UN Alerts Rapid Rise of Victims in Southeast Asia ‘Forced’ Into Crypto Scams
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A report from the United Nations Human Rights Office revealed that “hundreds of thousands of people” across Southeast Asian countries are being “forced” by organized criminal gangs to engage in online scams including cryptocurrency frauds and illegal gambling schemes.
The report indicates that a majority of people trafficked into online scam operations are men. However, women and children are also among the victims. These people reportedly face serious violations and abuses, including threats to their safety and security.
“They are subject to torture and cruel, inhuman and degrading treatment or punishment, arbitrary detention, sexual violence, forced labor and other forms of labor exploitation as well as a range of other human rights violations and abuses,” the report declares.
Generally, people who are coerced into working in these cryptocurrency scamming operations are termed as criminals or as immigration offenders, rather than being protected and given access to rehabilitation.
“They are victims. They are not criminals,” UN High Commissioner for Human Rights Volker Türk, said in a UN press release.
Crypto Scams Have Two Types of Victims
The UN reports that there are two types of victims involved in these crypto scam acts – people who suffer financial losses and individuals coerced to take part in online scams.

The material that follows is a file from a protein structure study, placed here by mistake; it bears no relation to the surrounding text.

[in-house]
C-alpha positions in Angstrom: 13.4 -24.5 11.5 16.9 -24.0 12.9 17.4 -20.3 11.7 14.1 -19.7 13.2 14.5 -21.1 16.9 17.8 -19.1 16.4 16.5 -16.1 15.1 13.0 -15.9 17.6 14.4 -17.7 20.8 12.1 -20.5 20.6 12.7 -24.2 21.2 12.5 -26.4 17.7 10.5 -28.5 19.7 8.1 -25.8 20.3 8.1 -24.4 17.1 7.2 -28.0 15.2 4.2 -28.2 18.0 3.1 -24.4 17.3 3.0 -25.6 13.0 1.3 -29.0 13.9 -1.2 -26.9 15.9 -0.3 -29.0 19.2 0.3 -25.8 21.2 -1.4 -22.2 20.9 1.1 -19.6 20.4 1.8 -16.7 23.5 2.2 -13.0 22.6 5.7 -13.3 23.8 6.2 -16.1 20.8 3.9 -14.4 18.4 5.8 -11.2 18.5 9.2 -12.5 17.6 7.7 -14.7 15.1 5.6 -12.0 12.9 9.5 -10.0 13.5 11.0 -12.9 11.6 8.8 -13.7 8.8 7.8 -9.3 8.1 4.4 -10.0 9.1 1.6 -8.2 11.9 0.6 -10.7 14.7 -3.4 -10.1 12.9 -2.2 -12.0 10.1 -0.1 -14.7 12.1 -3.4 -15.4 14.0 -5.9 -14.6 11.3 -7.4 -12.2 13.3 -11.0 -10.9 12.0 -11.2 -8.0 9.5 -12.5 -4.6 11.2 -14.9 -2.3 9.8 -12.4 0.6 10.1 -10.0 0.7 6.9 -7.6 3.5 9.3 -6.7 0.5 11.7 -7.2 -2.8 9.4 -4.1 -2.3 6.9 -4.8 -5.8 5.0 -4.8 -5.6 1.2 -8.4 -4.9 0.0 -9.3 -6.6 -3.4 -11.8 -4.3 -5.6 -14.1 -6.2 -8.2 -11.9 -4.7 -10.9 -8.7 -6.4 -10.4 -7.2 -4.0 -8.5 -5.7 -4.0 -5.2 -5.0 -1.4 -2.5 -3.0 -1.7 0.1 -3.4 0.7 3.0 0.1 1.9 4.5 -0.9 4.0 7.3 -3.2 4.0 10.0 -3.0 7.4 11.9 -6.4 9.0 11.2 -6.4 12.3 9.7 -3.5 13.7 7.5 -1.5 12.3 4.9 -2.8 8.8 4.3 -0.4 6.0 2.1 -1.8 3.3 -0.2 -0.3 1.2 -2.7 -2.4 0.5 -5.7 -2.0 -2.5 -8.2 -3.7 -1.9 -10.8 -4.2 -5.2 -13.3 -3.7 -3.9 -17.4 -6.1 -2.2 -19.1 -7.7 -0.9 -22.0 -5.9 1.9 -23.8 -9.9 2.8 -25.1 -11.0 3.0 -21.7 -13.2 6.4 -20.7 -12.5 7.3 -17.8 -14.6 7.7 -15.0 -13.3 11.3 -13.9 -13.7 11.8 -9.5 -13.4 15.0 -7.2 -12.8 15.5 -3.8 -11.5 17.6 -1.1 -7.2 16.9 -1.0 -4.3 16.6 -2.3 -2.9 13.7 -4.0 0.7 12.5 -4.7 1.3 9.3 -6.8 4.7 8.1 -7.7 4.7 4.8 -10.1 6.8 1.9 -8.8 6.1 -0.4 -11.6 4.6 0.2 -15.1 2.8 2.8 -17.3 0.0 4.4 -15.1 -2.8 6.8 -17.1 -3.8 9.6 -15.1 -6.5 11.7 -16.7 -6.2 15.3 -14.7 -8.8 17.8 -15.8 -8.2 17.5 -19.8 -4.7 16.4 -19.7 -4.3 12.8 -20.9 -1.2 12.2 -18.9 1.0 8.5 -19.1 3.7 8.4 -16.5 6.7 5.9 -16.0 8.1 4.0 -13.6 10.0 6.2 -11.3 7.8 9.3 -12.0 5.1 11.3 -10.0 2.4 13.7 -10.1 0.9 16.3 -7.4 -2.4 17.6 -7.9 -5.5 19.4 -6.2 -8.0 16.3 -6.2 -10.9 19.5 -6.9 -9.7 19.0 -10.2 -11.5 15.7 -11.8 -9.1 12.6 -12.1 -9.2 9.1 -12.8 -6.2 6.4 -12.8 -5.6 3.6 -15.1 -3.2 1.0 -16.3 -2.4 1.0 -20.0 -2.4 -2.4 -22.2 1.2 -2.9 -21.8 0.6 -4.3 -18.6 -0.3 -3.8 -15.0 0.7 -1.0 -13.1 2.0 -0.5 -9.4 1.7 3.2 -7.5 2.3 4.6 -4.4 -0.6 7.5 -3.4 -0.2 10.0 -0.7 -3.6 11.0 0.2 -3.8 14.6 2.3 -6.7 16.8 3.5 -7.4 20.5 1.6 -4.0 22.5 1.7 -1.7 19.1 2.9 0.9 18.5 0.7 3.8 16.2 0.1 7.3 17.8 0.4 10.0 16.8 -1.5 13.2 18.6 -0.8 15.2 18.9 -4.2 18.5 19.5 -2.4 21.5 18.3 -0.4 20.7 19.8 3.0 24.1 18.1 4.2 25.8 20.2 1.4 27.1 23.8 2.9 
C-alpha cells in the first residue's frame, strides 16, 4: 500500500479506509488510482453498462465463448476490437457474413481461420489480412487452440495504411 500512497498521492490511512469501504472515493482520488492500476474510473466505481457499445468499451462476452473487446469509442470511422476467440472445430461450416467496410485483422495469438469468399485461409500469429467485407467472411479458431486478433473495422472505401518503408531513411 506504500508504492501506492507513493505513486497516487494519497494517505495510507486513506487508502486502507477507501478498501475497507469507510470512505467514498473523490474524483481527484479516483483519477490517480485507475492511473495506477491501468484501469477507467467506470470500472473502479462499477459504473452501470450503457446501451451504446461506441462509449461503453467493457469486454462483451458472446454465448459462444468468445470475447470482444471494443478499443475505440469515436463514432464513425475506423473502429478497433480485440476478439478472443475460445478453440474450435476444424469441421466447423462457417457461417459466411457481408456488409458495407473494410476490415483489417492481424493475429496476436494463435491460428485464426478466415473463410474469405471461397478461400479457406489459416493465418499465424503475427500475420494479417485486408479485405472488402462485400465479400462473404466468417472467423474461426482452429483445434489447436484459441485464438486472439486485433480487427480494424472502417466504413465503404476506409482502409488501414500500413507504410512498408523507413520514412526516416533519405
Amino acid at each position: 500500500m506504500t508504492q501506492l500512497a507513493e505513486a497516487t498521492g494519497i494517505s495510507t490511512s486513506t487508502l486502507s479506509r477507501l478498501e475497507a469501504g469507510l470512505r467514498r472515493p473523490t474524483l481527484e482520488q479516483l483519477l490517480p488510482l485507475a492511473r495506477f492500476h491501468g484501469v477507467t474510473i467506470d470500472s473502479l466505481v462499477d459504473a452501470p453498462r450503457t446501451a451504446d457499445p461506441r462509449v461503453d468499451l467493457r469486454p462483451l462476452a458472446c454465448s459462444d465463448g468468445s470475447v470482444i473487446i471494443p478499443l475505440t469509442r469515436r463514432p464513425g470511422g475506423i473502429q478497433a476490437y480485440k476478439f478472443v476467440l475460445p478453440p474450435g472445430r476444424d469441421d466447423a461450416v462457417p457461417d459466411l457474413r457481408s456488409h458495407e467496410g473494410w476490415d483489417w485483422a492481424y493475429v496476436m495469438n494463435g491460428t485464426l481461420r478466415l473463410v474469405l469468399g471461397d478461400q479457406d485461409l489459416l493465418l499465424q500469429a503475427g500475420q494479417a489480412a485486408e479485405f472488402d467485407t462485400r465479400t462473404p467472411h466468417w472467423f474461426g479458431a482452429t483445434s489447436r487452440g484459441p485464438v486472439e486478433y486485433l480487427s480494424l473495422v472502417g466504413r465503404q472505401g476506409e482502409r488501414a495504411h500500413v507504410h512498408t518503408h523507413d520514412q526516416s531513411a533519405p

Victims forced into such scams are often “trafficked persons and migrants in vulnerable situations who face a range of human rights risks,” it continued.
Criminal actors make use of their financial and vulnerable situations such as business shutdowns during the pandemic, and lack of social protection, to apparently extend to offering them real jobs.
Interestingly, many of the victims are well-educated, sometimes coming from professional jobs or with graduate or even post-graduate degrees, computer-literate and multi-lingual.
The report said that online scam trafficking in Southeast Asia is “difficult to estimate.” However, citing ‘credible sources,’ UN noted that at least 120,000 people across Myanmar and approximately 100,000 in Cambodia may be trapped in online crypto scam operations.
Furthermore, nations including Laos, the Philippines and Thailand, have also been identified as places of transit or crime destinations, where at least thousands of people are involved.
“While some countries in Southeast Asia have put in place legal and policy frameworks relevant to counter trafficking, in some cases they fall short of international standards,” it added.
The APAC region faces an increasing rate of cybercrime and cases of serious crypto thefts in recent years, a 2019 report from law firm Holman Fenwick Willan, wrote.
“This vulnerability is due to quicker digital transactions and greater internet connectivity combined with lacking cybersecurity investment and low awareness.”
Türk said that only a “holistic approach” could break the cycle of impunity and ensure protection and justice for the people who have been affected.